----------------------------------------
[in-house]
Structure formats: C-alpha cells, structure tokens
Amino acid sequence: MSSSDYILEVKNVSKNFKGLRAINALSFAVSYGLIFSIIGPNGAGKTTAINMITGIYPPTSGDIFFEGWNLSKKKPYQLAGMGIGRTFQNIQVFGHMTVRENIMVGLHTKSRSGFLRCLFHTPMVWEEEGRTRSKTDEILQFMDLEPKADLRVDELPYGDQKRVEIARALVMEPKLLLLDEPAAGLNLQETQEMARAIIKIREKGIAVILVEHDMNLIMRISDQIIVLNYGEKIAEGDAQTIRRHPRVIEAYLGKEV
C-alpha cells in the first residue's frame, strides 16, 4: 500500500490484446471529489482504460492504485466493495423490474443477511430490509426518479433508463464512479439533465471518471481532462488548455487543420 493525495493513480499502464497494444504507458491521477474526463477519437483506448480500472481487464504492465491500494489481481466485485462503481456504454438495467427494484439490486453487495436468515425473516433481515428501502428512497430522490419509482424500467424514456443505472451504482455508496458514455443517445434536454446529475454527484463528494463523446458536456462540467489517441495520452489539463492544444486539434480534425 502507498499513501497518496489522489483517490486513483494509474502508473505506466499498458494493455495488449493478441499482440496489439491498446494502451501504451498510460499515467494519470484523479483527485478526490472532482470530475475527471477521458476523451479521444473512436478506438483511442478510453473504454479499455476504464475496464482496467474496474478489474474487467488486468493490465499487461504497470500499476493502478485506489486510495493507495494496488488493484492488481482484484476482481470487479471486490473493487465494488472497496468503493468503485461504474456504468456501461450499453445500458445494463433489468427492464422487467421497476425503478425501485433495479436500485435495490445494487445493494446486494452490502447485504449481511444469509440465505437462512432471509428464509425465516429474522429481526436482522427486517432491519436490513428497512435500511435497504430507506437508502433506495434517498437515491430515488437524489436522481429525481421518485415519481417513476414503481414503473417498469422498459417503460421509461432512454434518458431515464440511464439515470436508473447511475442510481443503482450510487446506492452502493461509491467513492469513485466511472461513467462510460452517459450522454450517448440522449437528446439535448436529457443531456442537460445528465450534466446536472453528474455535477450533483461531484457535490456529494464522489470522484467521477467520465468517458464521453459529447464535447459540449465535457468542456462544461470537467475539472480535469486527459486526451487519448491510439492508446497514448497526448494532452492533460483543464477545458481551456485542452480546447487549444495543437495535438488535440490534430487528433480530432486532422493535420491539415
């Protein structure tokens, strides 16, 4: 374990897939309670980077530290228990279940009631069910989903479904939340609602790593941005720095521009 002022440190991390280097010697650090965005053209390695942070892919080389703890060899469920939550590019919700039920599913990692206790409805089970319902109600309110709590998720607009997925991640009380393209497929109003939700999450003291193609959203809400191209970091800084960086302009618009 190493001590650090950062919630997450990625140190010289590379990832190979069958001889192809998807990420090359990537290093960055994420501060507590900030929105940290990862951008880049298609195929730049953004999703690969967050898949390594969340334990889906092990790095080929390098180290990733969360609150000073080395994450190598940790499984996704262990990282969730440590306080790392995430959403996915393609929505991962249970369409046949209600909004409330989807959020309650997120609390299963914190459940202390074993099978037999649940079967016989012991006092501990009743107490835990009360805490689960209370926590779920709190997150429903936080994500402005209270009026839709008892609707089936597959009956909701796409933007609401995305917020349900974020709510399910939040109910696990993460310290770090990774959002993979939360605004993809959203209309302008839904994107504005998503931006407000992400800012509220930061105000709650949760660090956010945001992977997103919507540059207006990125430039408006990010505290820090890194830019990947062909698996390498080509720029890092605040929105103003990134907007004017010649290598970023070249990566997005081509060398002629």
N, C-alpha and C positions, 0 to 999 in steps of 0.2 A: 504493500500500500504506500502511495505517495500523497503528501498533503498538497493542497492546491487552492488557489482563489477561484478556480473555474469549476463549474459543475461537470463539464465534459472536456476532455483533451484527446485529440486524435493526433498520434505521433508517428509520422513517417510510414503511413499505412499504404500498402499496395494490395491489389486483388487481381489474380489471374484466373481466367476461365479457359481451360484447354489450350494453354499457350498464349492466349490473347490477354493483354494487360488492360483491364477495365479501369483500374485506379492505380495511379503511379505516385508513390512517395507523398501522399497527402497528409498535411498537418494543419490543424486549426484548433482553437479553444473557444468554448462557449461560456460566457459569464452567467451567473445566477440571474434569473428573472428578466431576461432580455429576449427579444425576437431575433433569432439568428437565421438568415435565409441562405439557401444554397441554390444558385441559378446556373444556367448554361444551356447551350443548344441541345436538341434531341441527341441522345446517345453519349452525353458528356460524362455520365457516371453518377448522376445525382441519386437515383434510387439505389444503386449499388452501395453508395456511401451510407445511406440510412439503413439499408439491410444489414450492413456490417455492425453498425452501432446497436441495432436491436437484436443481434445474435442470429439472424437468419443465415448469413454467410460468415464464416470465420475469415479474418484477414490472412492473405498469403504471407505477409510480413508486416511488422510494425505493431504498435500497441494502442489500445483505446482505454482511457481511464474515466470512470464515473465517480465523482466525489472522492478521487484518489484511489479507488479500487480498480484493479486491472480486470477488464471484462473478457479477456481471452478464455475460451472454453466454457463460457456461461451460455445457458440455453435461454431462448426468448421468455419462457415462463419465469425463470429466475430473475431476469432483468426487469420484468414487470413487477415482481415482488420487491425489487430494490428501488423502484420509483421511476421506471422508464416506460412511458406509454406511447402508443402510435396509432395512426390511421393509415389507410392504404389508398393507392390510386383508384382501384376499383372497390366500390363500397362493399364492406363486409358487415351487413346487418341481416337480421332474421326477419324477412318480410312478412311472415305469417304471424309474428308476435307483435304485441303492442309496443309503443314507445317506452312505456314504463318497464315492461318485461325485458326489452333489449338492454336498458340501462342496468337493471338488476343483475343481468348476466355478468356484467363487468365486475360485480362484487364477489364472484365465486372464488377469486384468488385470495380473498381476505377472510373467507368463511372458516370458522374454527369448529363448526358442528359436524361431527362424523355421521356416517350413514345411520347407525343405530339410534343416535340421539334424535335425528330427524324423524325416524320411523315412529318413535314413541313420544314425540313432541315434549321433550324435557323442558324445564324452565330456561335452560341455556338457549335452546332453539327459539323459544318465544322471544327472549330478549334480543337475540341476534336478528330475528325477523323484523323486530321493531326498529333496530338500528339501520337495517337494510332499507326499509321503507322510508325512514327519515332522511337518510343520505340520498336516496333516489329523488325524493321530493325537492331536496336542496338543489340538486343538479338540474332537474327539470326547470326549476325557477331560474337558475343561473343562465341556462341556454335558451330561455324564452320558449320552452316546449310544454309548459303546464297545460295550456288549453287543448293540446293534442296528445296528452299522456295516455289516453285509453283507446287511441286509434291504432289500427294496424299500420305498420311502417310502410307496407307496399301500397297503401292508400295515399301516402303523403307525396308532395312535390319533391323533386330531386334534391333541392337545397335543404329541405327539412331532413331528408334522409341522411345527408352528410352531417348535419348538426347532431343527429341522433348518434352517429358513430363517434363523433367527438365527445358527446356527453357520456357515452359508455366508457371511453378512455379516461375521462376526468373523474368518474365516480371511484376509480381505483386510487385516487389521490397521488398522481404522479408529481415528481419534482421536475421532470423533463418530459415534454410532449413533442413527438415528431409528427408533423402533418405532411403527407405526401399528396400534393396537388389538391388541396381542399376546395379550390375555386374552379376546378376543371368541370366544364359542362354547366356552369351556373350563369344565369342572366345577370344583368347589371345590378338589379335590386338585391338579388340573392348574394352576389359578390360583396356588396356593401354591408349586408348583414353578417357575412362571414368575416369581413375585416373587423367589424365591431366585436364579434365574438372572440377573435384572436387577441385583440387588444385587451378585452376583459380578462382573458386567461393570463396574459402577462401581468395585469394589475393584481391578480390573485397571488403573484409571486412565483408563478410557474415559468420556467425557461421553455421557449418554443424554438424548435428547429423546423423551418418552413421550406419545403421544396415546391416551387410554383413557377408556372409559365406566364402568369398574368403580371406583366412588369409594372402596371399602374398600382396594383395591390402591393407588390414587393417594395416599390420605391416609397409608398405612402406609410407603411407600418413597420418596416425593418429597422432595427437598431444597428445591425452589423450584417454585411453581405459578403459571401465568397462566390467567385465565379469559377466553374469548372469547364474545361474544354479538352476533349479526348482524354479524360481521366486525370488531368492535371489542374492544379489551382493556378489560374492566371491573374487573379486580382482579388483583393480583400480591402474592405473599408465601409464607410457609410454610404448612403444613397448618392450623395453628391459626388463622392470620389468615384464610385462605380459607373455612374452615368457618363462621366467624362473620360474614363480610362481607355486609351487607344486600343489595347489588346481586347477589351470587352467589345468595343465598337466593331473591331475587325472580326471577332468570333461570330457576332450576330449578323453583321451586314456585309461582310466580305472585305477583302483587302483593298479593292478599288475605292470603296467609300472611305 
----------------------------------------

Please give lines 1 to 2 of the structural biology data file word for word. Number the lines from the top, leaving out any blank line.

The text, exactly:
[in-house]
Structure formats: C-alpha cells, structure tokens